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What will max contracts look like next season?

Does it make sense for Damian Lillard, CJ McCollum, and Tobias Harris to have very similar salaries?

NBA: Portland Trail Blazers at Phoenix Suns Mark J. Rebilas-USA TODAY Sports

NBA commissioner Adam Silver admitted recently that the league’s collective bargaining agreement (CBA) was not designed to handle a pandemic.

Fans attending games account for 40 percent of the league’s revenue and it’s unclear when spectators will next be able to watch live sporting events in person. To grossly simplify a very complex issue, there’s no provision in the CBA that can help the league adjust to a sudden and unexpected drop in basketball related income — such as 40 percent of the revenue stream drying up virtually overnight.

“This CBA was not built for an extended pandemic,” Silver told the NBPA membership, according to audio obtained by ESPN. “There’s not a mechanism in it that works to properly accept a cap when you’ve got so much uncertainty; when our revenue could be $10 billion or it could be $6 billion. Or less.”

The league and players have agreed to work for at least the next 60 days to re-write the CBA on the fly before the league exercises a nuclear option and terminates the agreement entirely.

Maximum contracts during a pandemic

Under normal circumstances, the maximum contracts rules have become a hot topic around the league. Designed with the purpose of helping teams retain their own stars, the current multi-tiered structure has backfired.

The Ringer has the pithiest explanation:

A handful of the best players—the group the supermax was intended for—have already showed us that the extra money won’t sway them, while players who might not be worth the risk demand it.

In other words, what good is a maximum contract rule if the Pelicans can’t use it to retain Anthony Davis but the Suns have little alternative to overpaying Devin Booker?

Ironically, the max contract rules are actually some of the salary cap nuances best designed to operate as intended after a sudden cap decrease. Since they are tied to a percentage of the salary cap, they will adjust automatically to the league’s new reality.

For example, Damian Lillard’s maximum contract extension will kick in for the 2021-22 season. In the first year of the deal, he’ll be paid 35 percent of whatever the cap settles at. Previously that was projected to be about $43.8 million, but if the cap decreases to about $105 million ($4 million less than this year’s pre-pandemic projection), his first year salary will drop to about $36.8 million.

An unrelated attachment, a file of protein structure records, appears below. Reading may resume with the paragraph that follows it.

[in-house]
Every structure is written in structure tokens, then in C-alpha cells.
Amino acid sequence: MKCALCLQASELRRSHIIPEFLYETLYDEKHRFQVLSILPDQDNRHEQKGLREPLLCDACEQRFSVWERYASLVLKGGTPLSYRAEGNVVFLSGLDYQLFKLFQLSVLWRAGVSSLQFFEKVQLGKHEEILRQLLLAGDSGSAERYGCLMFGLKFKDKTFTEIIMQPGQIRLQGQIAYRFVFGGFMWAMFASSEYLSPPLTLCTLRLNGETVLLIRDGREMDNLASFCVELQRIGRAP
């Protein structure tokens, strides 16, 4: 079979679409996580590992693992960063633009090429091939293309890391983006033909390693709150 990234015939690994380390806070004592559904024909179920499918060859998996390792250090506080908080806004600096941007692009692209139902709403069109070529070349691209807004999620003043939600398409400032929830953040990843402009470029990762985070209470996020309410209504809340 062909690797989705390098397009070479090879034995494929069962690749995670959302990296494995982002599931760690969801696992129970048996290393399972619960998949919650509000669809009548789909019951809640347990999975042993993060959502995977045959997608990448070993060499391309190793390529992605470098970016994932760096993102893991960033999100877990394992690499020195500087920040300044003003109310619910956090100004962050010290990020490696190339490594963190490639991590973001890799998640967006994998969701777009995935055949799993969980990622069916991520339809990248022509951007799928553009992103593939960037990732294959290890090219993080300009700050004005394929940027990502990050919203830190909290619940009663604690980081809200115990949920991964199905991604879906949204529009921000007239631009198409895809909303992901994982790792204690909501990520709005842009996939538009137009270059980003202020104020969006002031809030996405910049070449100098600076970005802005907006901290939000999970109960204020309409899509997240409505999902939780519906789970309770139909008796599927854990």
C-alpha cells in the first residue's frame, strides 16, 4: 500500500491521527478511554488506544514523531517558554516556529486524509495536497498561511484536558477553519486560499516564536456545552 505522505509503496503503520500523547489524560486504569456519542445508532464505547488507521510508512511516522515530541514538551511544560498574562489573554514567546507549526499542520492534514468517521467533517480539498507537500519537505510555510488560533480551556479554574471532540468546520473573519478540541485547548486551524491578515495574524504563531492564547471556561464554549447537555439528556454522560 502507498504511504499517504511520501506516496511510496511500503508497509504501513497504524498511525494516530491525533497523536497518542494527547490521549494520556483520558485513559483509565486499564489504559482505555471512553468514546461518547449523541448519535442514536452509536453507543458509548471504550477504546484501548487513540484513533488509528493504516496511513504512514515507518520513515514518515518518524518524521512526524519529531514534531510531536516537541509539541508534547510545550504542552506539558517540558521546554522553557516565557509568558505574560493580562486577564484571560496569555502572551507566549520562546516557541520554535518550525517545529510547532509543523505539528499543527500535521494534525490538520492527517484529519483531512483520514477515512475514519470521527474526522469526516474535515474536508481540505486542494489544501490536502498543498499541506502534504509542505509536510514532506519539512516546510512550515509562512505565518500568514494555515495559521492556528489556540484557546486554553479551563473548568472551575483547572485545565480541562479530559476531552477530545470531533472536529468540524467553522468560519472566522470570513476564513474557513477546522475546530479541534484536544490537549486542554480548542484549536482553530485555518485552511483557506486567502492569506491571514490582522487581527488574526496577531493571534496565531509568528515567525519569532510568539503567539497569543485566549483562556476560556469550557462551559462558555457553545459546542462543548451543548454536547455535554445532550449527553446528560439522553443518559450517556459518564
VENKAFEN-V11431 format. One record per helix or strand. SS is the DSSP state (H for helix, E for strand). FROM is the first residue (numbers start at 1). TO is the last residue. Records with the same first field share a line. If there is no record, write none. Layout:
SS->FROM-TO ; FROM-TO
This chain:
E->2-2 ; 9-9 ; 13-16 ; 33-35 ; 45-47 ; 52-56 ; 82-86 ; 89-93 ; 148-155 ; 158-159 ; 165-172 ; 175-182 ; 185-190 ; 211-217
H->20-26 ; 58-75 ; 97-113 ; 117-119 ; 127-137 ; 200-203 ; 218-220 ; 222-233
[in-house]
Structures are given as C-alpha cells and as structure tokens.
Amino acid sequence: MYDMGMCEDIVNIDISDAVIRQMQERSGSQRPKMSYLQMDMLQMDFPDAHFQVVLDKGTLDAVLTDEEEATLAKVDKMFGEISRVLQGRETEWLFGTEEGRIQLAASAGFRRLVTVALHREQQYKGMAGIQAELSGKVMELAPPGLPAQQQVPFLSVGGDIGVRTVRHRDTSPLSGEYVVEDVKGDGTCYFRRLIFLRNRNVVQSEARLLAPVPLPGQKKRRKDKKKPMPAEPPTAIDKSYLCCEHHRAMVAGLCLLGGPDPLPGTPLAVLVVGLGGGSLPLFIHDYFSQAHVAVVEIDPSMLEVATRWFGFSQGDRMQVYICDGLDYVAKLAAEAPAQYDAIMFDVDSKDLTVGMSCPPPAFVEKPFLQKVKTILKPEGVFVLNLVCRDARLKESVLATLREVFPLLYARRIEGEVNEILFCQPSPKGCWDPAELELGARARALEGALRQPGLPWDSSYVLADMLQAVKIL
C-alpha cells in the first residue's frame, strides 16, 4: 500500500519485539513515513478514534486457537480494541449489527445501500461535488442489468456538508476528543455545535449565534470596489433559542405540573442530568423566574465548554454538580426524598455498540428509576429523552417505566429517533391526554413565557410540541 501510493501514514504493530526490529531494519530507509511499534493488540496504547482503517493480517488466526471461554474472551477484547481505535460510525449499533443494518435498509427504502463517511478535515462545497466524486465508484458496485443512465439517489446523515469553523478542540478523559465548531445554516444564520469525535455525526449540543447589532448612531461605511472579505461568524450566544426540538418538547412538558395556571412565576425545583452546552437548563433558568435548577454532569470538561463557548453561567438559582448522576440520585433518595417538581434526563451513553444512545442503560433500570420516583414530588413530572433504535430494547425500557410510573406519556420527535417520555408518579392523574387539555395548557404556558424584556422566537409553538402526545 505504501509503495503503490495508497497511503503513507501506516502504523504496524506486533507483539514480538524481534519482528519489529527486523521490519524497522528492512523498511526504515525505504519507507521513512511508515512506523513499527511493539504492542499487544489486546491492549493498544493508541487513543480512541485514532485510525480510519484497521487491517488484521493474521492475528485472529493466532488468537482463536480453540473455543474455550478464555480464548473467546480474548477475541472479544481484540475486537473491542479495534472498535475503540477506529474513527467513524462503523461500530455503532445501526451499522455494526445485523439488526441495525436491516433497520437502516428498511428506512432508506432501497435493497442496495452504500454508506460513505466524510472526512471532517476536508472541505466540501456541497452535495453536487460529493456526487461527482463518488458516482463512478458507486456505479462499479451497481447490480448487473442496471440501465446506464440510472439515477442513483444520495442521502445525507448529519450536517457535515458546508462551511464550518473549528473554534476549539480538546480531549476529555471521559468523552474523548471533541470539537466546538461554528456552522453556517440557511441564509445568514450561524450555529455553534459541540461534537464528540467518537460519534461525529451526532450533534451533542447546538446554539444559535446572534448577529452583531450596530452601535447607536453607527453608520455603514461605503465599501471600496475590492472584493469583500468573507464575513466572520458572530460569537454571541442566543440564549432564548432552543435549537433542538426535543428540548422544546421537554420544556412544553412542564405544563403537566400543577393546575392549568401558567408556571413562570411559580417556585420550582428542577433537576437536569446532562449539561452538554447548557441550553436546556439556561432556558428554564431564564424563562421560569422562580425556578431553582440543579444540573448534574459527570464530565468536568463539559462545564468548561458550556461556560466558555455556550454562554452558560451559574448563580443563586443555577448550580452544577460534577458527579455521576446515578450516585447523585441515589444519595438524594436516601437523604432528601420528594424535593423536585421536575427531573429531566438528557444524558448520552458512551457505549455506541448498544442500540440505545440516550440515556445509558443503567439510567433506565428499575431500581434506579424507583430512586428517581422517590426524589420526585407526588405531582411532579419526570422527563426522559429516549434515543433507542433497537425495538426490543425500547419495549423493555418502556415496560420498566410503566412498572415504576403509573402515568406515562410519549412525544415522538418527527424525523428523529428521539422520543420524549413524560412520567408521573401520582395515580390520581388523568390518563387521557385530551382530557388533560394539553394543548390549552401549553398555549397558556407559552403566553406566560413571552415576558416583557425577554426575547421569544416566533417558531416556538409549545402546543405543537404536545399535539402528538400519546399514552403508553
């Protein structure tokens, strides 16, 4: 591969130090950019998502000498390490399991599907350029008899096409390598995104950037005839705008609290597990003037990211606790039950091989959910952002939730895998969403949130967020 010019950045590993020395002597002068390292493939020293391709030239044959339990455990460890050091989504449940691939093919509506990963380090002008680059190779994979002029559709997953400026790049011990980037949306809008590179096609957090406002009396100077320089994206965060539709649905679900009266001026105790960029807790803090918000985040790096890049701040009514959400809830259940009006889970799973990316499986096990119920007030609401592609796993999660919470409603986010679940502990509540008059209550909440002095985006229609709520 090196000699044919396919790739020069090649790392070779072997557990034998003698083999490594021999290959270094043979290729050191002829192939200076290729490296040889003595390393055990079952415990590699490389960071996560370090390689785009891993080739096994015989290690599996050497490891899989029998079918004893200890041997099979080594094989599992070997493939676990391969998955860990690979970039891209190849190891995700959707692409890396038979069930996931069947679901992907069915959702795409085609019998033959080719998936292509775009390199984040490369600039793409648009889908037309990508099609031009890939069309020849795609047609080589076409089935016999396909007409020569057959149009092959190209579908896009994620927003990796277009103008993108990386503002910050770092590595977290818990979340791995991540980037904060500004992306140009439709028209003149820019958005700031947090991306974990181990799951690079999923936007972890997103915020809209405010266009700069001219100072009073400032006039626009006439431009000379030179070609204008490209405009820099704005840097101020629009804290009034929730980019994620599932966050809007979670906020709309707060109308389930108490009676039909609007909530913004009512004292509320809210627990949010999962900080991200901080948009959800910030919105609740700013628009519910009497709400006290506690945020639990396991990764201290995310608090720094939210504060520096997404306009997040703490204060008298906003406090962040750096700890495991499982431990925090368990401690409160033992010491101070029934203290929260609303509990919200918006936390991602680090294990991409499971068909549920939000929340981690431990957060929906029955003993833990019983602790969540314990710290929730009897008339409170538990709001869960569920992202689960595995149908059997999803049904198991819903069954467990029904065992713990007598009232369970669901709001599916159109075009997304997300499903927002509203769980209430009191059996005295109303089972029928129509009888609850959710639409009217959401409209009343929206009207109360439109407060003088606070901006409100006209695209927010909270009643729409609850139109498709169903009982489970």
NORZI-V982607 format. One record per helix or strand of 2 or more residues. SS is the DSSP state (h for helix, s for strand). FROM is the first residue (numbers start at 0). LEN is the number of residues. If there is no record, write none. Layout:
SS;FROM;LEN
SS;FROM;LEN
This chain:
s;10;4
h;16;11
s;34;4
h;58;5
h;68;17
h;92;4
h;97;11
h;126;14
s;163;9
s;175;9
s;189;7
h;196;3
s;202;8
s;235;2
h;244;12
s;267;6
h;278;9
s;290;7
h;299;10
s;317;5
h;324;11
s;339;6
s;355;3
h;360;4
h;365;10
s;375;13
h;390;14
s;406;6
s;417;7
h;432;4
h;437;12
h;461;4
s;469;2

NBA: Portland Trail Blazers-Media Day Troy Wayrynen-USA TODAY Sports

But what about near-max contracts?

On the surface, there’s nothing problematic with Lillard’s contract being adjusted. A problem, however, arises when pre-existing contracts are considered.

Lillard’s teammate CJ McCollum also has an extension kicking in during the 2021 offseason. He’s set to make about $30.9 million. Since that deal is not tied to a percentage of the salary cap it would not be reduced in the hypothetical scenario that the cap settles at $105 million.

McCollum’s contract would become problematic for two reasons: 1) under the previous salary estimates it would have accounted for about 24.7 percent of the Blazers’ cap space, but now it would be worth about 29.4 percent of the cap, and 2) Lillard and McCollum are suddenly much closer in salary than previously expected.

The problems here are apparent. A player unexpectedly taking up an additional five percent of a team’s cap space significantly reduces roster flexibility. And max players having their salaries reduced to roughly the same as non-All-star teammates isn’t a great chemistry experiment.

To make matters worse for the NBA, under the current rules the pre-existing salaries would continue to increase regardless of fluctuations in the cap. Unless something changes, Tobias Harris is making $36 million for the 2021-22 season no matter what since his contract has already kicked in and despite Lillard’s salary dropping from $43.8 million to $36.8 million. It’s hard to imagine such an inequitable transformation of salary NOT causing trouble within the ranks of the NBPA.

The NBA and players have 60 days to sort out these nuances — not an easy task given the constantly changing and unknown variables in play. Whatever agreement they reach, expect that maximum contracts in 2021 will not look the same as they did in 2019.